Gosh that sounds so stingy. When we are charitable, we don’t want to be cheap. This is our moment of giving, of generosity, not bah-humbugness. Alas, that is exactly what we should be. If we go to a restaurant for chicken wings, what would you think of the following prices:
4 chicken wings: $8
6 chicken wings: $8
8 chicken wings: $8
Which would you opt for (assuming more is always better)? Naturally, it shouldn’t require much thought. So why not apply this to charity?
This is what Givewell does. (And I’m pleased to say, you can see the imprint of lots of research from Innovations for Poverty Action on their assessments and recommendations). You may remember I blogged about Givewell over the summer, and how there is no correlation between their assessment of organizational effectiveness and the horrid measure often used by those in search of a good charity, “general administrative and fundraising expenditures as a proportion of program expenses.”
When I give public talks on charity, I talk a lot about how to test what ideas work and why, and how randomized trials help us learn what we need to learn. I often get the obvious question: “Ok, so [blah] works, where do I send $50 to help some organization doing that?” That is a much harder question to answer. Alas Givewell does the hard work of combining the evidence from research and combining this with a scrubbing of the organization itself: how well they adhere to what the research says to do, how well they can absorb more funding, how well they monitor their activities to make sure money is spent well, etc.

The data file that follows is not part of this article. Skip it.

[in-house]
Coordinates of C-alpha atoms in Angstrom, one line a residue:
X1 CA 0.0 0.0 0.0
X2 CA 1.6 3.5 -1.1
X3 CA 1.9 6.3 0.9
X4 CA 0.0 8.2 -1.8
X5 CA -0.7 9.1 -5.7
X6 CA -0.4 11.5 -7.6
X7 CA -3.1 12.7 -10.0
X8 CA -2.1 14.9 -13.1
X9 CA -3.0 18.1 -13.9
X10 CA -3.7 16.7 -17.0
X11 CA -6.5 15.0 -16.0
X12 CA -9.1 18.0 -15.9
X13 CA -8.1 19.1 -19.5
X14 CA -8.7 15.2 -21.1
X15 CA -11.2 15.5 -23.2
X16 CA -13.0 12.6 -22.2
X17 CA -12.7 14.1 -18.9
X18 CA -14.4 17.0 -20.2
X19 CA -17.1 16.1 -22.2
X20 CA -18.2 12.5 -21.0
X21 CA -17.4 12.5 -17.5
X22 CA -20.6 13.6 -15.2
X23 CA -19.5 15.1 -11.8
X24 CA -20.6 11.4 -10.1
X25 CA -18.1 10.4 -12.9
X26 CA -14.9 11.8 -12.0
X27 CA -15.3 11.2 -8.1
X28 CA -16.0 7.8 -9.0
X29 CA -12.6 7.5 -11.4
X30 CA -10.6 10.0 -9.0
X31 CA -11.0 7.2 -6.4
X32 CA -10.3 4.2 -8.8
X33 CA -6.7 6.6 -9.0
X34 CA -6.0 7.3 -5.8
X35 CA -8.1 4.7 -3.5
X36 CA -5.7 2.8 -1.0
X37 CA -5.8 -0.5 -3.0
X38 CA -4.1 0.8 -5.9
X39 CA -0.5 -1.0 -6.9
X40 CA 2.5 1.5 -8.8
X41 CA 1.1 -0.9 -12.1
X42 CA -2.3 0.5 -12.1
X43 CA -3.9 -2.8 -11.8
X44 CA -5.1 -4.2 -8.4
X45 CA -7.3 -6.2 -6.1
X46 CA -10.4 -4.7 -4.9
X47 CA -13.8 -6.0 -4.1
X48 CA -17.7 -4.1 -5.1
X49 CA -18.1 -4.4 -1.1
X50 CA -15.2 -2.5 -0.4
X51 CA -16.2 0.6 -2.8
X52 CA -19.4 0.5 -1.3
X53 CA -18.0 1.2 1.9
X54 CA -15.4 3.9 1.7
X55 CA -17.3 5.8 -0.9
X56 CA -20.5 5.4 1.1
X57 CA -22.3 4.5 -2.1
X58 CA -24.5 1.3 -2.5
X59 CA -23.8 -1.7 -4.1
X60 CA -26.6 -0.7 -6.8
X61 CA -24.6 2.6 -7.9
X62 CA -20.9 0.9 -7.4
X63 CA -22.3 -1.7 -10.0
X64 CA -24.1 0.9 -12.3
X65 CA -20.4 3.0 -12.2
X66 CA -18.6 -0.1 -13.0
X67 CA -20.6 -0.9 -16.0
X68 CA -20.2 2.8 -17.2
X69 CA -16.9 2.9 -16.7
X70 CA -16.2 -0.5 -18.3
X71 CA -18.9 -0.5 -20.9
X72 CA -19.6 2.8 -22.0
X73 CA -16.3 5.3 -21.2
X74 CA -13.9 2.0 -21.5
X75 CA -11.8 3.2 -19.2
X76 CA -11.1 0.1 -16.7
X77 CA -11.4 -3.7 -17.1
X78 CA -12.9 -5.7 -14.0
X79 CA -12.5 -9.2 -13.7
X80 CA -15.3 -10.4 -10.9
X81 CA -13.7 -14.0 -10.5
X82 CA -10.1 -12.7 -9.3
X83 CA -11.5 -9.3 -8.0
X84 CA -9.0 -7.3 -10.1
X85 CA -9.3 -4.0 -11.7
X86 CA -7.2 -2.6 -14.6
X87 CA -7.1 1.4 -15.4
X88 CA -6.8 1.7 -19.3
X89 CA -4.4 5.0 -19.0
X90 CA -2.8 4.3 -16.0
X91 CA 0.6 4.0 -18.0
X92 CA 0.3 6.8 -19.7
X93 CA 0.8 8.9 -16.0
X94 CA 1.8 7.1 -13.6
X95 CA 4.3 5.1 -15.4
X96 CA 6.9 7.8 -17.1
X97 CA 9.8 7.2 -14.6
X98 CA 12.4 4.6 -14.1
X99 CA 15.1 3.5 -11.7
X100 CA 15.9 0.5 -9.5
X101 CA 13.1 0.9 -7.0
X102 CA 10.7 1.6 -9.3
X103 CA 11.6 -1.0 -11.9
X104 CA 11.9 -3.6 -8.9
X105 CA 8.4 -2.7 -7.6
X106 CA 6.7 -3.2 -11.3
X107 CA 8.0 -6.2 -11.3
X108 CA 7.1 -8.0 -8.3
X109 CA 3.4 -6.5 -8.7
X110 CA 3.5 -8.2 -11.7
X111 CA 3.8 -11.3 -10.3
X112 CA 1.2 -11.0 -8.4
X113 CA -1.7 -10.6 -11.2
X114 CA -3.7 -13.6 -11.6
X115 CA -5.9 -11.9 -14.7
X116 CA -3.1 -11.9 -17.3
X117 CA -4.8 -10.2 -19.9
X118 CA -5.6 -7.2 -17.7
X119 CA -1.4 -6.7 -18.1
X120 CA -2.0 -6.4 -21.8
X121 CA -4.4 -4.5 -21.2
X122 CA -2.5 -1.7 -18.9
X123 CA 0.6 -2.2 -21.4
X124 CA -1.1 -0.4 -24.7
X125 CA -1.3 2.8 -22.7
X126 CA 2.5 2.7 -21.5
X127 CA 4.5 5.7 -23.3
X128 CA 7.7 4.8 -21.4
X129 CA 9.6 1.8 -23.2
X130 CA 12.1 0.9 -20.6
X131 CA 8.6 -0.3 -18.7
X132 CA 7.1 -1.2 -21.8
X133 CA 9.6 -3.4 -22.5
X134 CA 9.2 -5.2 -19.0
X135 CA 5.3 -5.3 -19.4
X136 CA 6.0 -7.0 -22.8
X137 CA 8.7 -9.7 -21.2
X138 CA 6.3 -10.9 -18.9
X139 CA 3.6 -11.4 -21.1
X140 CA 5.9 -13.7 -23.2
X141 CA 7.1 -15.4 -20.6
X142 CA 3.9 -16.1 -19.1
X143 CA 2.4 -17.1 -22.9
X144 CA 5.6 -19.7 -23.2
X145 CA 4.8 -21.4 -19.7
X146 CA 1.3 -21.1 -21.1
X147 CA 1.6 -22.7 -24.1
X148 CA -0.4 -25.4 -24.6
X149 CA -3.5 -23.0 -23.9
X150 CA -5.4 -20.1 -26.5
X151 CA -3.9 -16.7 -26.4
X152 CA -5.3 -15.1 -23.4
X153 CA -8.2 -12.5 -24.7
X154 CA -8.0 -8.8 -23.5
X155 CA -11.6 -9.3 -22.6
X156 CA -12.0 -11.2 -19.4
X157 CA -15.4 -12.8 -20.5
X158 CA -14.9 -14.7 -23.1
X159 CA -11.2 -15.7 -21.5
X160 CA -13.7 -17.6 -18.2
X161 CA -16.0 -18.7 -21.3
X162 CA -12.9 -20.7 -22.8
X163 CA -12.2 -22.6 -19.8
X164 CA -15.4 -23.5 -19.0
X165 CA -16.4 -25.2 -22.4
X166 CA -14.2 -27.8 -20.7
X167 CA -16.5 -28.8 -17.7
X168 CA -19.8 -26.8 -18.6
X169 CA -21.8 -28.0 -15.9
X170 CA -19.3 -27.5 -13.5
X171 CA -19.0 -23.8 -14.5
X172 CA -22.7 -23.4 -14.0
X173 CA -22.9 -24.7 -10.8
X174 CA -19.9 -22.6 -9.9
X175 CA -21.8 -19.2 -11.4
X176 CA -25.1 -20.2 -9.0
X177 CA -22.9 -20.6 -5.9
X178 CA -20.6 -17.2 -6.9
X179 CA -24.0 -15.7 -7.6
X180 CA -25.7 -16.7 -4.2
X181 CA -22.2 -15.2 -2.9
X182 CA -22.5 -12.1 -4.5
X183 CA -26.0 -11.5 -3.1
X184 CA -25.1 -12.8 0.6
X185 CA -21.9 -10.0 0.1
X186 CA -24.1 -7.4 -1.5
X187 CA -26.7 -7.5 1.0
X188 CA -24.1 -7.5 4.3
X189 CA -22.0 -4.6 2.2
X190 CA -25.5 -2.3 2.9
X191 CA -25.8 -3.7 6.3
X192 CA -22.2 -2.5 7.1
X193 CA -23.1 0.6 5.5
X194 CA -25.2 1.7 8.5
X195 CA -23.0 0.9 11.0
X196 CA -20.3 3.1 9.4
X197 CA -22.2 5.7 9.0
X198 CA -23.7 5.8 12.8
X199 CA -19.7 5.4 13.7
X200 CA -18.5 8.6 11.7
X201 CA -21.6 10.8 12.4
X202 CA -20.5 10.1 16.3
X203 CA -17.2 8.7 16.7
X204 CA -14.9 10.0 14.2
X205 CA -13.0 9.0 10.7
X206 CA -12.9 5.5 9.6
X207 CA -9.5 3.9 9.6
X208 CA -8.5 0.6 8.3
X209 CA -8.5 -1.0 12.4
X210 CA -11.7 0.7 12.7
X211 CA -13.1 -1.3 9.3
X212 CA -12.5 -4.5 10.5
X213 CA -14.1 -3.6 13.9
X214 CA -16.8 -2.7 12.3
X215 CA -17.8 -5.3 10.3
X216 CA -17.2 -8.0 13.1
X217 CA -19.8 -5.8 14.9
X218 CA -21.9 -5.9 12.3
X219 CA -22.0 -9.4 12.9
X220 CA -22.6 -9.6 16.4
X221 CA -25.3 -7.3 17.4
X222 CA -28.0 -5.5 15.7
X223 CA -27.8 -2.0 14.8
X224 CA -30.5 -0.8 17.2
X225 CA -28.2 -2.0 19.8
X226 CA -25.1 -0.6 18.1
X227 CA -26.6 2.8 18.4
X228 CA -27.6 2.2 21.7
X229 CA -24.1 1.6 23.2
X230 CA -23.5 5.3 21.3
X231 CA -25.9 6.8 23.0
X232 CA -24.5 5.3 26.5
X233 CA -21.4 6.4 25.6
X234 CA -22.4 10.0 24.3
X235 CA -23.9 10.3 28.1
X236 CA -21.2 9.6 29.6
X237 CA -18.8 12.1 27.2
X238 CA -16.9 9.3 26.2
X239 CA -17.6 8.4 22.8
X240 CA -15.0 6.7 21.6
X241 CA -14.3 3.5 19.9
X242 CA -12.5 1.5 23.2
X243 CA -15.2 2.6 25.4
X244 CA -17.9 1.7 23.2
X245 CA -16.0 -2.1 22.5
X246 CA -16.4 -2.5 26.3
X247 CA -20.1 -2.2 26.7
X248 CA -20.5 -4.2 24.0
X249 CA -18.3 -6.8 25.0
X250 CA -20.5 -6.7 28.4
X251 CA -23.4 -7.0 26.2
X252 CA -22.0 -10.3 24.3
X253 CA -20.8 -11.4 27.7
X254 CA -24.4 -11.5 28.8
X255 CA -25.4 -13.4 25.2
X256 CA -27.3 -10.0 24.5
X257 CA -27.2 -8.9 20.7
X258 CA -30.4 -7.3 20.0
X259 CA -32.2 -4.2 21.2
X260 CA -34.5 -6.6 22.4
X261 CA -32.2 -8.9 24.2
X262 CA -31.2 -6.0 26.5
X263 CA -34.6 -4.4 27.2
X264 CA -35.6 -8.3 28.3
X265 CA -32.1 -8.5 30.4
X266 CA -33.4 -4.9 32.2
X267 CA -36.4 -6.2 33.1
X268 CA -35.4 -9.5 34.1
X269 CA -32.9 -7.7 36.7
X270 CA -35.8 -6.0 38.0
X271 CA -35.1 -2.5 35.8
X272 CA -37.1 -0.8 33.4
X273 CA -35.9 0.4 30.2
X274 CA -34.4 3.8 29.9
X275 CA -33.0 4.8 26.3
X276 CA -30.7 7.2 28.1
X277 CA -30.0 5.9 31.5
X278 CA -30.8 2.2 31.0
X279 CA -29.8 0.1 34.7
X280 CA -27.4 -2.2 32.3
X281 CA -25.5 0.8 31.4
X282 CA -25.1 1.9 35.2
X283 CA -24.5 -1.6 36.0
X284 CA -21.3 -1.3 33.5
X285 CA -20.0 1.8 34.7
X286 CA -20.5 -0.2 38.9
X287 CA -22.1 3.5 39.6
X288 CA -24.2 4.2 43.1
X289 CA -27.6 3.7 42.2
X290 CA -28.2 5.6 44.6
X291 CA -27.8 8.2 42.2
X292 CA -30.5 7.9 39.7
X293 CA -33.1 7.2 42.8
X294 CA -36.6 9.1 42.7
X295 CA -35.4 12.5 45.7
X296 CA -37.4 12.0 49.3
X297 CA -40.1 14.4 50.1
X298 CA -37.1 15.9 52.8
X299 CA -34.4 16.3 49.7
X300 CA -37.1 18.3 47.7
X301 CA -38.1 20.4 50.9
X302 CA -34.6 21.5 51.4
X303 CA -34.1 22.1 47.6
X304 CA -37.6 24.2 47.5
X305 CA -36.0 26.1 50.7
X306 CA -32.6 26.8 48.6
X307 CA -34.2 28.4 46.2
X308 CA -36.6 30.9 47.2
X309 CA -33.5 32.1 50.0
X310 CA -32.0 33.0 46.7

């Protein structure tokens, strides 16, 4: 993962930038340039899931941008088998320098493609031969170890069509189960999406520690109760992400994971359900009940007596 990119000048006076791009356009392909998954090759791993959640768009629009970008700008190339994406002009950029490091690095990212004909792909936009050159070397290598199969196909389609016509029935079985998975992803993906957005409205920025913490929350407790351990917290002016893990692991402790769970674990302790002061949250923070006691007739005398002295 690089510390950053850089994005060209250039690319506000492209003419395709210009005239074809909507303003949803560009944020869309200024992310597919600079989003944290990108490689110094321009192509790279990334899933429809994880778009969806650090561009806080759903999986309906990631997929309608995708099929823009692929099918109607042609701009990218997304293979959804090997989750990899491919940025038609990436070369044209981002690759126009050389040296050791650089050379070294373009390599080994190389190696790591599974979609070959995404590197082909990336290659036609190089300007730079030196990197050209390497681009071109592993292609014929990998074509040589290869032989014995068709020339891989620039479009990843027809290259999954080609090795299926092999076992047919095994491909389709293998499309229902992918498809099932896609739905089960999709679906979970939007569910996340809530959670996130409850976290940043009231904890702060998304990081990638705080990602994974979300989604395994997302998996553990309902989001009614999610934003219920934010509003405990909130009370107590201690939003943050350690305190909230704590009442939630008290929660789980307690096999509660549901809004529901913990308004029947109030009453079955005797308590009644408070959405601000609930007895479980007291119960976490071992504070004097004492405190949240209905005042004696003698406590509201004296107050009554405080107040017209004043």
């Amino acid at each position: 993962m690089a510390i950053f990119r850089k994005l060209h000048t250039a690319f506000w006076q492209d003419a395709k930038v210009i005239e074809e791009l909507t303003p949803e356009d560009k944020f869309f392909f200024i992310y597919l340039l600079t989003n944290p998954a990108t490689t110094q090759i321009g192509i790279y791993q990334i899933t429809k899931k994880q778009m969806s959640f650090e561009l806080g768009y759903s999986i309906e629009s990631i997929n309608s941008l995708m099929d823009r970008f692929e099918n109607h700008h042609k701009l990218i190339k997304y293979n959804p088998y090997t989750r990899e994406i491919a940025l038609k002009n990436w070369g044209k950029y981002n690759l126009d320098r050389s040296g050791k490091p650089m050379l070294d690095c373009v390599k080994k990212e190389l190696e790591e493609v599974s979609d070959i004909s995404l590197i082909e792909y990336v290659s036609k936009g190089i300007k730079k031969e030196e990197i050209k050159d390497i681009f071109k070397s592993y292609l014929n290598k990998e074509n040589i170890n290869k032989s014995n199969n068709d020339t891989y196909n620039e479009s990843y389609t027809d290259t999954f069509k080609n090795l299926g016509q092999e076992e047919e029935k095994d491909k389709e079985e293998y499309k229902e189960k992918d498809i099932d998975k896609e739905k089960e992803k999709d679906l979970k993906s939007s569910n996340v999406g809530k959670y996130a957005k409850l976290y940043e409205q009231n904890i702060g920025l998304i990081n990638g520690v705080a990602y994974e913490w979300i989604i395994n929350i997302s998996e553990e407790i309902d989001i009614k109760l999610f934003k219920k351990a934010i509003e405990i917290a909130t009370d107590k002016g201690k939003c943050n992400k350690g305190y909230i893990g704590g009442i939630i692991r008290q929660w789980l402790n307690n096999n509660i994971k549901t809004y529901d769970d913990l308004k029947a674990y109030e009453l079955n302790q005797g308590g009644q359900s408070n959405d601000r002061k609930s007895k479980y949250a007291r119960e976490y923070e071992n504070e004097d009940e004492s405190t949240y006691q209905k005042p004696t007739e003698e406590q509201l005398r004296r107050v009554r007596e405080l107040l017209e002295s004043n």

Givewell has just released its list of recommended charities, just in time for the holiday giving season.
Their top two are:
Against Malaria Foundation: Fights malaria using insecticide-treated bed nets.
Schistosomiasis Control Initiative: Treats children for intestinal worms (helps improve school attendance!).
And their next six (in alphabetical order) are:
GiveDirectly: Cash grants to poor households in Kenya (trying to tackle the tough question of who knows best? Perhaps just giving cash away is best?)
Innovations for Poverty Action (disclosure: I am President of IPA) Research on how to fight poverty best, and to scale-up ideas proven most effective.
Nyaya Health: Healthcare in rural Nepal.
Pratham: Primary education in India.
Small Enterprise Foundation: Microfinance in South Africa.
In the United States, Givewell recommends KIPP Houston, an outstanding charter school facing budget cuts.
It is also pleasing to see that, through independent decision-making, we at IPA in our Proven Impact Initiative came up with a strikingly similar set of charities, as our Proven Impact Fund is going to support three of the seven above named organizations (not counting IPA, of course).